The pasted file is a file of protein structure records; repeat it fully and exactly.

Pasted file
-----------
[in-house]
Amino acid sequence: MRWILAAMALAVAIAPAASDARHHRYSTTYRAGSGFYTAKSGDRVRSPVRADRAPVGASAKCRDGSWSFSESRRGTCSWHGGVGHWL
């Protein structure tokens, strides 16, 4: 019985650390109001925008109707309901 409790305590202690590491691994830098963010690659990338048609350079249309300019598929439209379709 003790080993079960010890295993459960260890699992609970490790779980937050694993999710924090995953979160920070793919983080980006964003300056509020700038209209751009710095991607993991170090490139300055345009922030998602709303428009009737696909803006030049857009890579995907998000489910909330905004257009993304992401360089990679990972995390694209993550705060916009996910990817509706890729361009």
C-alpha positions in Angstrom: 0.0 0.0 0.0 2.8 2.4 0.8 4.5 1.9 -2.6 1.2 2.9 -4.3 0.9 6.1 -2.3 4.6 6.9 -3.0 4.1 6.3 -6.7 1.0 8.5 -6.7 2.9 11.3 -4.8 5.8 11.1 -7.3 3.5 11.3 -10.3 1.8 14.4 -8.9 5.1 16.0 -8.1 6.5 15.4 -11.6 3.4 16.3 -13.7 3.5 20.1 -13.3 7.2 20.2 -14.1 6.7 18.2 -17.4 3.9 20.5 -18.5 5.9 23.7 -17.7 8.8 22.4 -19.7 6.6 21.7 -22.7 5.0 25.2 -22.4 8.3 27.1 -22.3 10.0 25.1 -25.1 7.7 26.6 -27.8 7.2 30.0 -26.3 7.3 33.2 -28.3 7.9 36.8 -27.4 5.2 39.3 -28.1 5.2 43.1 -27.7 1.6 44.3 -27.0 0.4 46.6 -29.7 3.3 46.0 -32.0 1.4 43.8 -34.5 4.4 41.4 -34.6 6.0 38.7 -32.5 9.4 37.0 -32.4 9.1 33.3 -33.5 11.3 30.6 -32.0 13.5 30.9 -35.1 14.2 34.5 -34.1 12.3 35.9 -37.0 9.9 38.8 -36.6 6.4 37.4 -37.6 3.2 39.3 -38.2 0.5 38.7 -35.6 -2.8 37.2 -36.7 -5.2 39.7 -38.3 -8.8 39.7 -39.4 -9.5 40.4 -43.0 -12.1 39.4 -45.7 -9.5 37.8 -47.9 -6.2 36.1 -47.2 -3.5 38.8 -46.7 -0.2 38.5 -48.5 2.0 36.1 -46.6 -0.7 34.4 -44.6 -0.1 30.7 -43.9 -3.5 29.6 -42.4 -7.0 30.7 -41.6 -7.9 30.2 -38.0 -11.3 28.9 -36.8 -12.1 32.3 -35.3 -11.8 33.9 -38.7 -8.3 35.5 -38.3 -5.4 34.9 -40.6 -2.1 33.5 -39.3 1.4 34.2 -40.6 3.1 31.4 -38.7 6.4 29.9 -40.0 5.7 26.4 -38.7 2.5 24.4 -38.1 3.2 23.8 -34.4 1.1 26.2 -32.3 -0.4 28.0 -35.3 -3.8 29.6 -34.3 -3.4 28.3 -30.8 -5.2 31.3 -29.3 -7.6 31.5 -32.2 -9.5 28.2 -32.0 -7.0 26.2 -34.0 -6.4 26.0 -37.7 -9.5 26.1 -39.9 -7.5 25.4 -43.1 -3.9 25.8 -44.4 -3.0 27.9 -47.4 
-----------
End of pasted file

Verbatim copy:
[in-house]
Amino acid sequence: MRWILAAMALAVAIAPAASDARHHRYSTTYRAGSGFYTAKSGDRVRSPVRADRAPVGASAKCRDGSWSFSESRRGTCSWHGGVGHWL
């Protein structure tokens, strides 16, 4: 019985650390109001925008109707309901 409790305590202690590491691994830098963010690659990338048609350079249309300019598929439209379709 003790080993079960010890295993459960260890699992609970490790779980937050694993999710924090995953979160920070793919983080980006964003300056509020700038209209751009710095991607993991170090490139300055345009922030998602709303428009009737696909803006030049857009890579995907998000489910909330905004257009993304992401360089990679990972995390694209993550705060916009996910990817509706890729361009």
C-alpha positions in Angstrom: 0.0 0.0 0.0 2.8 2.4 0.8 4.5 1.9 -2.6 1.2 2.9 -4.3 0.9 6.1 -2.3 4.6 6.9 -3.0 4.1 6.3 -6.7 1.0 8.5 -6.7 2.9 11.3 -4.8 5.8 11.1 -7.3 3.5 11.3 -10.3 1.8 14.4 -8.9 5.1 16.0 -8.1 6.5 15.4 -11.6 3.4 16.3 -13.7 3.5 20.1 -13.3 7.2 20.2 -14.1 6.7 18.2 -17.4 3.9 20.5 -18.5 5.9 23.7 -17.7 8.8 22.4 -19.7 6.6 21.7 -22.7 5.0 25.2 -22.4 8.3 27.1 -22.3 10.0 25.1 -25.1 7.7 26.6 -27.8 7.2 30.0 -26.3 7.3 33.2 -28.3 7.9 36.8 -27.4 5.2 39.3 -28.1 5.2 43.1 -27.7 1.6 44.3 -27.0 0.4 46.6 -29.7 3.3 46.0 -32.0 1.4 43.8 -34.5 4.4 41.4 -34.6 6.0 38.7 -32.5 9.4 37.0 -32.4 9.1 33.3 -33.5 11.3 30.6 -32.0 13.5 30.9 -35.1 14.2 34.5 -34.1 12.3 35.9 -37.0 9.9 38.8 -36.6 6.4 37.4 -37.6 3.2 39.3 -38.2 0.5 38.7 -35.6 -2.8 37.2 -36.7 -5.2 39.7 -38.3 -8.8 39.7 -39.4 -9.5 40.4 -43.0 -12.1 39.4 -45.7 -9.5 37.8 -47.9 -6.2 36.1 -47.2 -3.5 38.8 -46.7 -0.2 38.5 -48.5 2.0 36.1 -46.6 -0.7 34.4 -44.6 -0.1 30.7 -43.9 -3.5 29.6 -42.4 -7.0 30.7 -41.6 -7.9 30.2 -38.0 -11.3 28.9 -36.8 -12.1 32.3 -35.3 -11.8 33.9 -38.7 -8.3 35.5 -38.3 -5.4 34.9 -40.6 -2.1 33.5 -39.3 1.4 34.2 -40.6 3.1 31.4 -38.7 6.4 29.9 -40.0 5.7 26.4 -38.7 2.5 24.4 -38.1 3.2 23.8 -34.4 1.1 26.2 -32.3 -0.4 28.0 -35.3 -3.8 29.6 -34.3 -3.4 28.3 -30.8 -5.2 31.3 -29.3 -7.6 31.5 -32.2 -9.5 28.2 -32.0 -7.0 26.2 -34.0 -6.4 26.0 -37.7 -9.5 26.1 -39.9 -7.5 25.4 -43.1 -3.9 25.8 -44.4 -3.0 27.9 -47.4 